Prometheus 2.0 and Massive Performance Improvements

AllCloud Blog:
Cloud Insights and Innovation

Prometheus is the tool of choice for monitoring metrics collection and alerting along with Grafana as the popular UI are what most people use for Kubernetes monitoring, but it has one major disadvantage – it does not have an easy option for scaling up or addressing increasing load.

Prometheus uses a time series based database and if there’s pressure on the storage and CPU, or if the memory system increases, the only practical solution is to increase the instance size.

The options for data sharding exist, but are not trivial to maintain.

Therefore the announcement of Prometheus 2.0 massive performance improvements should be very valuable, as you want to avoid your Prometheus sever from getting “ballooned” and even be able to shrink it.

Here is the list of the main benefits and considerations:

  1. New storage engine that typically cuts 3x-5x off RAM and CPU usage and 100x off IOPS (I/O operations)
  2. Can scale to a much higher number of time series (thanks to an inverted index of labels.)
  3. Metric recording and Alert rules are now maintained in an hierarchical manner and allow more accurate aggregations and alerting, avoiding race conditions.
    • That’s also good if you want to down sample your data or stream it.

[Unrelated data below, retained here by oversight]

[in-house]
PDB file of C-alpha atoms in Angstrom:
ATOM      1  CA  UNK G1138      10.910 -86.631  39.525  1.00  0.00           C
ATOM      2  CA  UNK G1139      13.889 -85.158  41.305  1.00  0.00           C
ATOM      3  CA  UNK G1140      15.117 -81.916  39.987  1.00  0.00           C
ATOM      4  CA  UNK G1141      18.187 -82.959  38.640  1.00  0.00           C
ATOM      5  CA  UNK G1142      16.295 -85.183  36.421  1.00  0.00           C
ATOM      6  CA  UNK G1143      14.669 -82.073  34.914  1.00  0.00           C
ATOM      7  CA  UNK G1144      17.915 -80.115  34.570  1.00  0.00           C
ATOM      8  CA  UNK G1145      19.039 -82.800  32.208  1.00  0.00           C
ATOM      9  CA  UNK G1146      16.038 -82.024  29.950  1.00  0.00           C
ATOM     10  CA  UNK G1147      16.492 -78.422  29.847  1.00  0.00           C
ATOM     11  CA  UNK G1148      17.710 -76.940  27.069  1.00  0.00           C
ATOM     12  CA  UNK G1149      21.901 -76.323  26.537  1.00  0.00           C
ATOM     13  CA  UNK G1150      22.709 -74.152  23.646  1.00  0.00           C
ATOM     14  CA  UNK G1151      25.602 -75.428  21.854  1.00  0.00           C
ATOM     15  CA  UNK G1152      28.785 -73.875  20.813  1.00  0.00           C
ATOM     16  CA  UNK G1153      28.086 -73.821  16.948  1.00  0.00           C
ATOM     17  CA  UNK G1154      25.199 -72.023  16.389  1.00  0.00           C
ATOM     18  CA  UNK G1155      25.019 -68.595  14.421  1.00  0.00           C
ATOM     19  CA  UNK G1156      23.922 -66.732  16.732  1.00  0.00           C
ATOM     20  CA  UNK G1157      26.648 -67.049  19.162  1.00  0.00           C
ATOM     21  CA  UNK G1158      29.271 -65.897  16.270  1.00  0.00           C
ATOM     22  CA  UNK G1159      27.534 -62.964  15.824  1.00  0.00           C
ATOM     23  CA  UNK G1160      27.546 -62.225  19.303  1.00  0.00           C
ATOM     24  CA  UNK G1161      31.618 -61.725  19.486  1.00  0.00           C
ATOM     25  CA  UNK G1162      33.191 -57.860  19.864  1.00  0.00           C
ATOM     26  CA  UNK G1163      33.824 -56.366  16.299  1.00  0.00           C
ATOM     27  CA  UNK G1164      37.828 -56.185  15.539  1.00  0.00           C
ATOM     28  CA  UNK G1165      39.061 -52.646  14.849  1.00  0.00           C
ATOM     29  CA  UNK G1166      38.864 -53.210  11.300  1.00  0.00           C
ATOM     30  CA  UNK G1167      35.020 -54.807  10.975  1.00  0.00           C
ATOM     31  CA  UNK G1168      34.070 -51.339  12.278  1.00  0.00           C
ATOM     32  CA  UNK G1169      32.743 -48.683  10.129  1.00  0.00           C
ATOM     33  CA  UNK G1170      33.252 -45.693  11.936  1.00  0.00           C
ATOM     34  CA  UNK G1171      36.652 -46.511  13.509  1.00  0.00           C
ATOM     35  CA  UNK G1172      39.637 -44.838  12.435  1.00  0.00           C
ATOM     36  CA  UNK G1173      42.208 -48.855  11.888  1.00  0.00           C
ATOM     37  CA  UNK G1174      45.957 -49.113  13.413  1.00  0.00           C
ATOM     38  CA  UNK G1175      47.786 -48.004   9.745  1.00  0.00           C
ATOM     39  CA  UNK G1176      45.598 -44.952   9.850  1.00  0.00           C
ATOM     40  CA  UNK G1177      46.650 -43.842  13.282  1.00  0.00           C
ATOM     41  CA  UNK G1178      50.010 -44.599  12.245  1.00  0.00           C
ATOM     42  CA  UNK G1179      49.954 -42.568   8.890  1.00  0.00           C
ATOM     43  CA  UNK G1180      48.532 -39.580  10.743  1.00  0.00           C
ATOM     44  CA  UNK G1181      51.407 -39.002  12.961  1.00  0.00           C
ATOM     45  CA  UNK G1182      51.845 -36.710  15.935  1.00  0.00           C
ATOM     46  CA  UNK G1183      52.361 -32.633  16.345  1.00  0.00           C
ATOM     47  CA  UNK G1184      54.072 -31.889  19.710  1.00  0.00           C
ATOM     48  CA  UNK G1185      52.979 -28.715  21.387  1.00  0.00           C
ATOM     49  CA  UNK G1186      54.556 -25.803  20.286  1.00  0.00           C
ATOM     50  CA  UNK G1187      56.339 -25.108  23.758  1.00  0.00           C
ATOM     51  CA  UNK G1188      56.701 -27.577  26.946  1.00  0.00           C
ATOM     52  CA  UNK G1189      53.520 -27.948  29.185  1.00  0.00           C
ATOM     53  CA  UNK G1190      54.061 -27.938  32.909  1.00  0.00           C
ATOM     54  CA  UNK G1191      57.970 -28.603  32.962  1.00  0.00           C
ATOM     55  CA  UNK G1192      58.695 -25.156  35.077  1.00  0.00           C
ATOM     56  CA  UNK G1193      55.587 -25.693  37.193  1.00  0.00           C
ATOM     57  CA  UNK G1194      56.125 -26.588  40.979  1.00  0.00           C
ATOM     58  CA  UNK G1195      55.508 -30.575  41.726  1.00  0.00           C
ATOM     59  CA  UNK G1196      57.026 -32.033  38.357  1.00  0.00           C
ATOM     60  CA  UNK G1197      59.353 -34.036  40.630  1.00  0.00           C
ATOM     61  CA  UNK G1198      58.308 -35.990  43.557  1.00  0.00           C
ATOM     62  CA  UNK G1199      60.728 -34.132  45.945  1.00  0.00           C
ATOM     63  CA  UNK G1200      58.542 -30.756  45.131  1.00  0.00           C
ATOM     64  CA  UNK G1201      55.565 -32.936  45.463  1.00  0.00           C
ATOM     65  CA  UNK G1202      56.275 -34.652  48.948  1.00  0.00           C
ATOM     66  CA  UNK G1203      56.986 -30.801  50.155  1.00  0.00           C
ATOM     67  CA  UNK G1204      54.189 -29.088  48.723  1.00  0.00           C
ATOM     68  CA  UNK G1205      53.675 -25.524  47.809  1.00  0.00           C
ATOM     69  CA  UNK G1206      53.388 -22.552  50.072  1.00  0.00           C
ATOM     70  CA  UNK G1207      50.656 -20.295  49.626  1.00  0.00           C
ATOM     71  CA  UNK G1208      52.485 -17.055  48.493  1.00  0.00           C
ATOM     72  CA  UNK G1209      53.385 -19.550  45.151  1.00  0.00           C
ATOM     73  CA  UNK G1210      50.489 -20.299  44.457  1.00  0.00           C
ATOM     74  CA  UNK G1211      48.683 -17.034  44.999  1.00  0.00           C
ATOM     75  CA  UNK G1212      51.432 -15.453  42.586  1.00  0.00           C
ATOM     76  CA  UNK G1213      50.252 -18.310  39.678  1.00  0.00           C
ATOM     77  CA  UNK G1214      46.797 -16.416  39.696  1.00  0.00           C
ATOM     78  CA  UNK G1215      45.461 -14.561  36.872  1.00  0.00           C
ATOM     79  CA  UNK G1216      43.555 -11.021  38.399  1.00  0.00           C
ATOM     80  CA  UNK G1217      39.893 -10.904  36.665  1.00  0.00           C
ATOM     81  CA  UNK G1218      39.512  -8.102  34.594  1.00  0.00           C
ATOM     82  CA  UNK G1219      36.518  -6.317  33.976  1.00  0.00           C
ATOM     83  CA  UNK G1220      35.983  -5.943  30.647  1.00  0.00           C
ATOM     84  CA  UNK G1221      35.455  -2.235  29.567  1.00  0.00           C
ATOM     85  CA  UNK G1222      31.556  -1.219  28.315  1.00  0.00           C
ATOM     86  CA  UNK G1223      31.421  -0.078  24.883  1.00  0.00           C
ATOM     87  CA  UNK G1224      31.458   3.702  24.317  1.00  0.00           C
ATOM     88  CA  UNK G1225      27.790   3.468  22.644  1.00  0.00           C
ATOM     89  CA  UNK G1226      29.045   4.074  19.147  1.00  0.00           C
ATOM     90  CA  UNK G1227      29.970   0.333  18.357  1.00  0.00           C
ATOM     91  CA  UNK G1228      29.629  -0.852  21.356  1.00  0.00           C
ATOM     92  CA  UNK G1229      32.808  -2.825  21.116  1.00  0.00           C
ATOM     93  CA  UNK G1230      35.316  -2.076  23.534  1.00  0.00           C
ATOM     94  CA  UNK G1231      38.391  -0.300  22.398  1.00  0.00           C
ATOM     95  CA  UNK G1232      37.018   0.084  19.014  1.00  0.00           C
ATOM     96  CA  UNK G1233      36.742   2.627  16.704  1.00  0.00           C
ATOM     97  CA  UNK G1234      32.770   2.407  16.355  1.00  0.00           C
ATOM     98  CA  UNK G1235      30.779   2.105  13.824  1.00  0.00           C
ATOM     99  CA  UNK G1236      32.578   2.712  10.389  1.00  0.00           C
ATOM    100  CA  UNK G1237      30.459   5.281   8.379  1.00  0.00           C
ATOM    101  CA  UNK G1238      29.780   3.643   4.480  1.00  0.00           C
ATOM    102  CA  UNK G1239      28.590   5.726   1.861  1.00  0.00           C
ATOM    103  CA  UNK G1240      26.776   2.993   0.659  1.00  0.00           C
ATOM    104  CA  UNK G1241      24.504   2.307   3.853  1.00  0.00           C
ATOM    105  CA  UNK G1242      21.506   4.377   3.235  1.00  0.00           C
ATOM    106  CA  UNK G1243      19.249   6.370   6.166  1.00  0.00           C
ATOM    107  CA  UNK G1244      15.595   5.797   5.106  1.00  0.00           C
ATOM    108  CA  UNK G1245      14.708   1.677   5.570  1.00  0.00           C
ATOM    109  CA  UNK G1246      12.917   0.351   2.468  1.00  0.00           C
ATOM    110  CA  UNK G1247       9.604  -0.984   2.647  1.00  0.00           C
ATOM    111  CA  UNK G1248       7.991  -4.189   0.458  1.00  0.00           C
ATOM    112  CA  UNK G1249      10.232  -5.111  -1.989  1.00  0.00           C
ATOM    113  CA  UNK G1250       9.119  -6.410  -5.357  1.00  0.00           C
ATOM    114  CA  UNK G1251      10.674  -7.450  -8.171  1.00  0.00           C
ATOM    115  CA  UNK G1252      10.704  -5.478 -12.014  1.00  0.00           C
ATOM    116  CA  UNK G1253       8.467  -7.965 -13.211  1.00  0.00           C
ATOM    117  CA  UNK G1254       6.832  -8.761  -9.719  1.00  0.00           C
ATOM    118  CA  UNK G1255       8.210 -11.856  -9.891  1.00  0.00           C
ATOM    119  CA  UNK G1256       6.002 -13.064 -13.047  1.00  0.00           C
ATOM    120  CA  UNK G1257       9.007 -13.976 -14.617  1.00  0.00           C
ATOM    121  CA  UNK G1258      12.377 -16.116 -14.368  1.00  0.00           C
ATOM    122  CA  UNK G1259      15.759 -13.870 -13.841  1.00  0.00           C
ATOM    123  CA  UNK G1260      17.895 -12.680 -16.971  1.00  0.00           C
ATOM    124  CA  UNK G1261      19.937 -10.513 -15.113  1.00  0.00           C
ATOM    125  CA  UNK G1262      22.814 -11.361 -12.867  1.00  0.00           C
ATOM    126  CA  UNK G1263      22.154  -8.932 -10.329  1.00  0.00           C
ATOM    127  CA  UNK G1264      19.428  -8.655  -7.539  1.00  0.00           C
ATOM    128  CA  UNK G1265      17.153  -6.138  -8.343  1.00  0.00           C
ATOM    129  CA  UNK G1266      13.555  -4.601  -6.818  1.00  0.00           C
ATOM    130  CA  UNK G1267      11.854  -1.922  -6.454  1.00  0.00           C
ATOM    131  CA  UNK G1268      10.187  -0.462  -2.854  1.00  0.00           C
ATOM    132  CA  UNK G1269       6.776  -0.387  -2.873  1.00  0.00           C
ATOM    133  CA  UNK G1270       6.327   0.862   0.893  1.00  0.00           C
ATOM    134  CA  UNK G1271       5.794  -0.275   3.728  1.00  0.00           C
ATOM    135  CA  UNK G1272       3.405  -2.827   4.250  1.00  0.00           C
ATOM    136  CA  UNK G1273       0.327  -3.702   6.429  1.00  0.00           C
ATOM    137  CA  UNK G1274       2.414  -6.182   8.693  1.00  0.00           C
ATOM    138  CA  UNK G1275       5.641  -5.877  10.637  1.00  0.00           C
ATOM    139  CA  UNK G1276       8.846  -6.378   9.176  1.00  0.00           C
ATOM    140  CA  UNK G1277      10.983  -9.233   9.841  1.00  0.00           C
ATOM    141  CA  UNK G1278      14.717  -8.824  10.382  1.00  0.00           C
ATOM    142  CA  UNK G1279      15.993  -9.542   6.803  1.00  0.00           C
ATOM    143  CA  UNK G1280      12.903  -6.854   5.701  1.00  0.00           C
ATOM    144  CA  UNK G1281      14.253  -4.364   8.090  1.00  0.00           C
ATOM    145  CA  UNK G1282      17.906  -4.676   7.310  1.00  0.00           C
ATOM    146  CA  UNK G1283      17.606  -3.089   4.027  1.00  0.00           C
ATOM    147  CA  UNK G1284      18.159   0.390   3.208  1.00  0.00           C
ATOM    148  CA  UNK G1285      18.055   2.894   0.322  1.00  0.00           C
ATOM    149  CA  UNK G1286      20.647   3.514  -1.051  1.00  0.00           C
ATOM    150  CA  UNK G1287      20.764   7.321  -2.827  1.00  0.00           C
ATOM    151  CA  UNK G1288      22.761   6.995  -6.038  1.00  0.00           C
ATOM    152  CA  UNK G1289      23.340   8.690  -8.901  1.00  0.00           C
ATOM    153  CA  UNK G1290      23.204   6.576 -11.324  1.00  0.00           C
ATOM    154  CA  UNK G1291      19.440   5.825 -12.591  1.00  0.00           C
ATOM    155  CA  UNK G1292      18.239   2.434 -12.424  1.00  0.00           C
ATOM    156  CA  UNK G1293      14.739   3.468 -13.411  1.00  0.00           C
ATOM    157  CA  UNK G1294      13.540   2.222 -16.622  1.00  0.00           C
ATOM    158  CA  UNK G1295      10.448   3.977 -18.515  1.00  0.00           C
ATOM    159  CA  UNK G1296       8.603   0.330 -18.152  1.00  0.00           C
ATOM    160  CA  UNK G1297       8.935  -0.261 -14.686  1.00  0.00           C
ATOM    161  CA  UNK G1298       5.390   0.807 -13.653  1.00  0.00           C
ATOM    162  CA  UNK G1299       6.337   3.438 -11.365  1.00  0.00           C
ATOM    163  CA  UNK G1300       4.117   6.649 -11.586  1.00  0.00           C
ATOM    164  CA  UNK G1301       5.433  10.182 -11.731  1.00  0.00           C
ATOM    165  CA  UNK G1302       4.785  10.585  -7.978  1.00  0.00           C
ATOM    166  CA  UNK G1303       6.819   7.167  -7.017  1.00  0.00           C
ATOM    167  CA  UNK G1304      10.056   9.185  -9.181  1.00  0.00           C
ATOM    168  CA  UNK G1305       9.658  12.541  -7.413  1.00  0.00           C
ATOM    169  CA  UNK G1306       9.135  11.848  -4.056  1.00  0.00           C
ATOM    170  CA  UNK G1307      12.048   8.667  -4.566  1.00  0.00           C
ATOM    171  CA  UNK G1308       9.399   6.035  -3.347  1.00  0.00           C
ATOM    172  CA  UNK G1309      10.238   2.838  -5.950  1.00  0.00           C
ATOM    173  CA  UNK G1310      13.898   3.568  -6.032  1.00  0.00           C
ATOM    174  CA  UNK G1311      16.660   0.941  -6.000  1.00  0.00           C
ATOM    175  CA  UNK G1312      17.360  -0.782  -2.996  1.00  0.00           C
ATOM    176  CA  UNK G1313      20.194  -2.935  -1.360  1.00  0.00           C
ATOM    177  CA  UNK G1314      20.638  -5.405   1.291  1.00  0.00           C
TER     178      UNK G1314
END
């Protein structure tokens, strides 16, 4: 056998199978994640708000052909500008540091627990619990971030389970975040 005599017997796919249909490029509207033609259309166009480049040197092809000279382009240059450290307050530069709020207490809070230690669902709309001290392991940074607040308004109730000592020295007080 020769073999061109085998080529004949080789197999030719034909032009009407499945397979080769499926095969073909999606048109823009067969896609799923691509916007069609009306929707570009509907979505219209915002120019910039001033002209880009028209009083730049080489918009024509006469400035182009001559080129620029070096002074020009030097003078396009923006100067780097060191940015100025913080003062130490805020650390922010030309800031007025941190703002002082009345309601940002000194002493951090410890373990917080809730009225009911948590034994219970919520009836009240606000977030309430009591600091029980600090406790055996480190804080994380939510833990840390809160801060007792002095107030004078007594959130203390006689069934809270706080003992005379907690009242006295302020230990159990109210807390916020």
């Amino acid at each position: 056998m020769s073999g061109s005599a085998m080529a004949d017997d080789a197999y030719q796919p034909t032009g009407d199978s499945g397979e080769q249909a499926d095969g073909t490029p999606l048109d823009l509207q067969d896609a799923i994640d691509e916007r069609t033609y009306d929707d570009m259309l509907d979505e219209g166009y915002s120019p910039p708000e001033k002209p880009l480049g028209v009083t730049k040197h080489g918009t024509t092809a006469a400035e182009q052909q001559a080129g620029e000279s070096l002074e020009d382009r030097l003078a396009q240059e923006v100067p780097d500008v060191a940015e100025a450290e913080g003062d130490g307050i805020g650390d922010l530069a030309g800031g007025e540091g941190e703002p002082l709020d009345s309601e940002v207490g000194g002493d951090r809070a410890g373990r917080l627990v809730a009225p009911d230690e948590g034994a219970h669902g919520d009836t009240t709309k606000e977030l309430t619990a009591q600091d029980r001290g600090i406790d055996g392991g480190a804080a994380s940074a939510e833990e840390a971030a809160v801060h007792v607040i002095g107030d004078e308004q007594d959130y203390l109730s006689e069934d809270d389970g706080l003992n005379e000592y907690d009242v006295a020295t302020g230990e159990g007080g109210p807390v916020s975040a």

4. The new Prometheus Database structure is different than the previous one, hence it requires a conversion in case you want to preserve old metric data and import it to your new Prometheus 2.0 server.
    • You can setup a new Prometheus 2.0 server in parallel to your existing 1.x server and test it.
    • If you don’t need the old data, simply use the 2.0 server.
    • If you continuously ship your Prometheus data into Grafana with its InfluxDB you can more easily disregard the old Prometheus data as valuable.
    • You can simply wait until your old data expires per the setting of the storage.local.retention flag (default is 15 days).
  5. Storage snapshots are now available, easing online backups of The Prometheus Time Series Database, without service interruption.

Have you tried Prometheus 2.0 yet? Let us know what you think!

Jack Bezalel

Read more posts by Jack Bezalel